After concluding her Navy career, Shults flew over forest fires one summer then became a pilot for Southwest Airlines. Her incredible history and talent received wide acclaim on April 17, 2018, when she successfully landed a Southwest Boeing 737 after an engine exploded at high altitude, causing multiple system failures and a rapid depressurization. The successful landing of Flight 1380 in Philadelphia saved 148 lives including passengers and crew, as detailed in her national bestselling book, “Nerves of Steel: How I Followed My Dreams, Earned My Wings, and Faced My Greatest Challenge.”
“This is a new day in aviation where the opportunities available match the adventure that’s always been a part of aviation,” says Shults. “Flight Adventure Park is part of the spark that will start this conversation from the dinner table to classrooms and recess. Amelia Earhart once said that adventure is worthwhile, and I can say that Flight Adventure Park is one of those adventures.”
NASA selected Gibson for astronaut training in 1978.
On his first flight, aboard Challenger in 1984, he was pilot on a mission in which the five-person crew properly deployed two communications satellites, but both failed to reach desired synchronous orbits because of upper stage rocket failures. The flight was the first in which astronauts tested the Manned Maneuvering Unit – with both Bruce McCandless and Robert Stewart flying untethered up to several hundred feet from the orbiter. Gibson was in command of a seven-man crew when Columbia was launched in January 1986, deploying a communications satellite and conducting experiments in astrophysics and materials processing. Later that month, the shuttle Challenger exploded after liftoff, killing its seven-person crew. Gibson participated in the investigation of the accident and contributed to the redesign of the solid fuel rocket boosters which caused the disaster.
Gibson flew the second mission after the Challenger explosion, commanding a five-person Atlantis crew on a 1988 classified military mission, during which a radar satellite was released and the astronauts performed experiments aimed at defining a human’s role as a military observer in space. Next up for Gibson was command of Endeavour, launched in 1992 with a seven-person crew, including the first Japanese astronaut. During eight days aloft, the astronauts focused on science and materials processing experiments in more than 40 investigations aboard a Spacelab module cradled in the shuttle cargo bay.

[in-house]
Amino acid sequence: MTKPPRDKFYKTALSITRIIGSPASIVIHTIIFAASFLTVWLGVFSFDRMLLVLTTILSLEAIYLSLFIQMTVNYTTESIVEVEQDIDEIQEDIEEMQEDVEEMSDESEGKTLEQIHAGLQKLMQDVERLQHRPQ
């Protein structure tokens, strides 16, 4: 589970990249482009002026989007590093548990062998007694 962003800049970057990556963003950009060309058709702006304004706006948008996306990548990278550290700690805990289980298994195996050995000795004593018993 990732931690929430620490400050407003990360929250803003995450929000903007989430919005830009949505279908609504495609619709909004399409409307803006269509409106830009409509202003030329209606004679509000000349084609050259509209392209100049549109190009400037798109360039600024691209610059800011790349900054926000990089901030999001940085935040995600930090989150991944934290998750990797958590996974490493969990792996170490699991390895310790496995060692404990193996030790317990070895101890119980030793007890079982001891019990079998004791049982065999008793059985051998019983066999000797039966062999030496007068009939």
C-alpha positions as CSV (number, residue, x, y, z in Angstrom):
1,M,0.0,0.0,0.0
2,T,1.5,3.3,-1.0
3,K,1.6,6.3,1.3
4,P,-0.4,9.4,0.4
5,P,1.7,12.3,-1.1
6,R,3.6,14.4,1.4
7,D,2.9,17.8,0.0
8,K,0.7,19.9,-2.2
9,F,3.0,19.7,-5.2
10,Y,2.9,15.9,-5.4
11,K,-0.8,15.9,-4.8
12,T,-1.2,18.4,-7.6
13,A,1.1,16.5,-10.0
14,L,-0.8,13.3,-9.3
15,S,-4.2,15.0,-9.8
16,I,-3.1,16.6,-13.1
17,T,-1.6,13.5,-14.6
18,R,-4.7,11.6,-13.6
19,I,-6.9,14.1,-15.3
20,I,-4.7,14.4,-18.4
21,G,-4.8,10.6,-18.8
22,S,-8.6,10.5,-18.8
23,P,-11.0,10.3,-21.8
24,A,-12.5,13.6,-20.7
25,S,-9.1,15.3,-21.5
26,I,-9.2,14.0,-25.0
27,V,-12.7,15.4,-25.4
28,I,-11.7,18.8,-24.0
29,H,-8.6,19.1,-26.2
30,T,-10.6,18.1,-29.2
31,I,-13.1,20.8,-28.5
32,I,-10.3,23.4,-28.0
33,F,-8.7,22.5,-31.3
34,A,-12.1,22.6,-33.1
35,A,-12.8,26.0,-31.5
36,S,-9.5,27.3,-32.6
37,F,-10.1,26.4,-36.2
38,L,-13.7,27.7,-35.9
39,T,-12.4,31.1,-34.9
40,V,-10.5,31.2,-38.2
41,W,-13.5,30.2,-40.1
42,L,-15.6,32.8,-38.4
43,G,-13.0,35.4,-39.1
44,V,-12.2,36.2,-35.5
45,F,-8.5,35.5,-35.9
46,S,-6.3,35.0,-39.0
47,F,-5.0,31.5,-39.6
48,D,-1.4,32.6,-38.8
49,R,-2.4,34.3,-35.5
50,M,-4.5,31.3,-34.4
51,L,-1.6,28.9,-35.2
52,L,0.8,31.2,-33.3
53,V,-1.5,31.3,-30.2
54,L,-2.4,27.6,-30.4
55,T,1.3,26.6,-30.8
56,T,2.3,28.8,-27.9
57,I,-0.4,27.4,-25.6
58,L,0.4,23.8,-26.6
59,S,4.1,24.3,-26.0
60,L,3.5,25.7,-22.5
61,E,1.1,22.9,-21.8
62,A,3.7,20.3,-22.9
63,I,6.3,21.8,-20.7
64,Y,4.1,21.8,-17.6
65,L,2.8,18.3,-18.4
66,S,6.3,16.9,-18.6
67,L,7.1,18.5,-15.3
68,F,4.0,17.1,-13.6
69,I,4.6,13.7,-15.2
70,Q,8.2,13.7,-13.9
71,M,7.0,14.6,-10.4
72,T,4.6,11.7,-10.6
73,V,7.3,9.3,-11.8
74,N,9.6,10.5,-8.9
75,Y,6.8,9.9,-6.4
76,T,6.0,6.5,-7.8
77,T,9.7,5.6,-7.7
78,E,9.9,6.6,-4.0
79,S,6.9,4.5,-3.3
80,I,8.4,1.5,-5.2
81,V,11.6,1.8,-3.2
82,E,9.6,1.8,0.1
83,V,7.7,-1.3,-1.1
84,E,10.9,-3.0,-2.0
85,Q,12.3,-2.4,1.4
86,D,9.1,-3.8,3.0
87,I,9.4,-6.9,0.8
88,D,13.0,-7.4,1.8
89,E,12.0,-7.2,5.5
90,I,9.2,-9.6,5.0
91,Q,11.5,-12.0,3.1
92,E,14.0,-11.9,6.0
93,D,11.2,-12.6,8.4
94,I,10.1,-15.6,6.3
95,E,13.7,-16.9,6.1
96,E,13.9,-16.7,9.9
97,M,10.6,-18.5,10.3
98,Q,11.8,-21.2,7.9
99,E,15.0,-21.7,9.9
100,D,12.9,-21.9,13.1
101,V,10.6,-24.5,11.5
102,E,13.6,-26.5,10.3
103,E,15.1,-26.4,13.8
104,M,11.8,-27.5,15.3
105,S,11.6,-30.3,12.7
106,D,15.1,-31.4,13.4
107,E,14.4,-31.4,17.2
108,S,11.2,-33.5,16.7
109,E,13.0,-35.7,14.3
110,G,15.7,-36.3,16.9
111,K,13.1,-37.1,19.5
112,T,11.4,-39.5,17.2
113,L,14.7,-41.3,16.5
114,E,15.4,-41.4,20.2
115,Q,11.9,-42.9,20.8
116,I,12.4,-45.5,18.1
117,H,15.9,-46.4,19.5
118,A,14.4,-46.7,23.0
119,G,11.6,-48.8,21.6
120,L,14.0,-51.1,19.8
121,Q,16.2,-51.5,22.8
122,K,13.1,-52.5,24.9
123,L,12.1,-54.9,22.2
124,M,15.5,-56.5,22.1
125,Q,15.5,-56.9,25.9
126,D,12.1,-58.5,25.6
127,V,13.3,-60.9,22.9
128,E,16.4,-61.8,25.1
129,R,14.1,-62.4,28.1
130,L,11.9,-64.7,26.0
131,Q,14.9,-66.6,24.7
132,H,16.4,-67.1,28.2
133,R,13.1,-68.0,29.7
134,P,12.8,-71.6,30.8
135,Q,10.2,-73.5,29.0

On his fifth and final space flight, Gibson in 1995 commanded Atlantis on the first shuttle mission to dock with Russia’s Mir space station.
Atlantis was modified to carry a docking system compatible with Mir’s. There was an exchange of crew members, and while the shuttle was launched with seven astronauts, it returned to earth after 10 days with eight. It was the 100th space mission for U.S. astronauts. To commemorate the event, Gibson carried with him the first American flag flown in space – by Alan Shepard on the first U.S. astronaut flight in 1961. The flag is now displayed in the U.S. Astronaut Hall of Fame.
“I am very excited to be sharing the thrills of aviation and space from Flight Springfield,” says Gibson, “We find that the technology of flight is a great way to motivate young people for rewarding lives and careers in science.”
What are you waiting for? Get the kids and head on over to Flight Adventure Park. A day spent encouraging active play and inspiring minds is a win in our book! Visit Flight Adventure Park at 7200 Fullerton Road, Springfield, Va. 22150, FlightAdventurePark.com/Springfield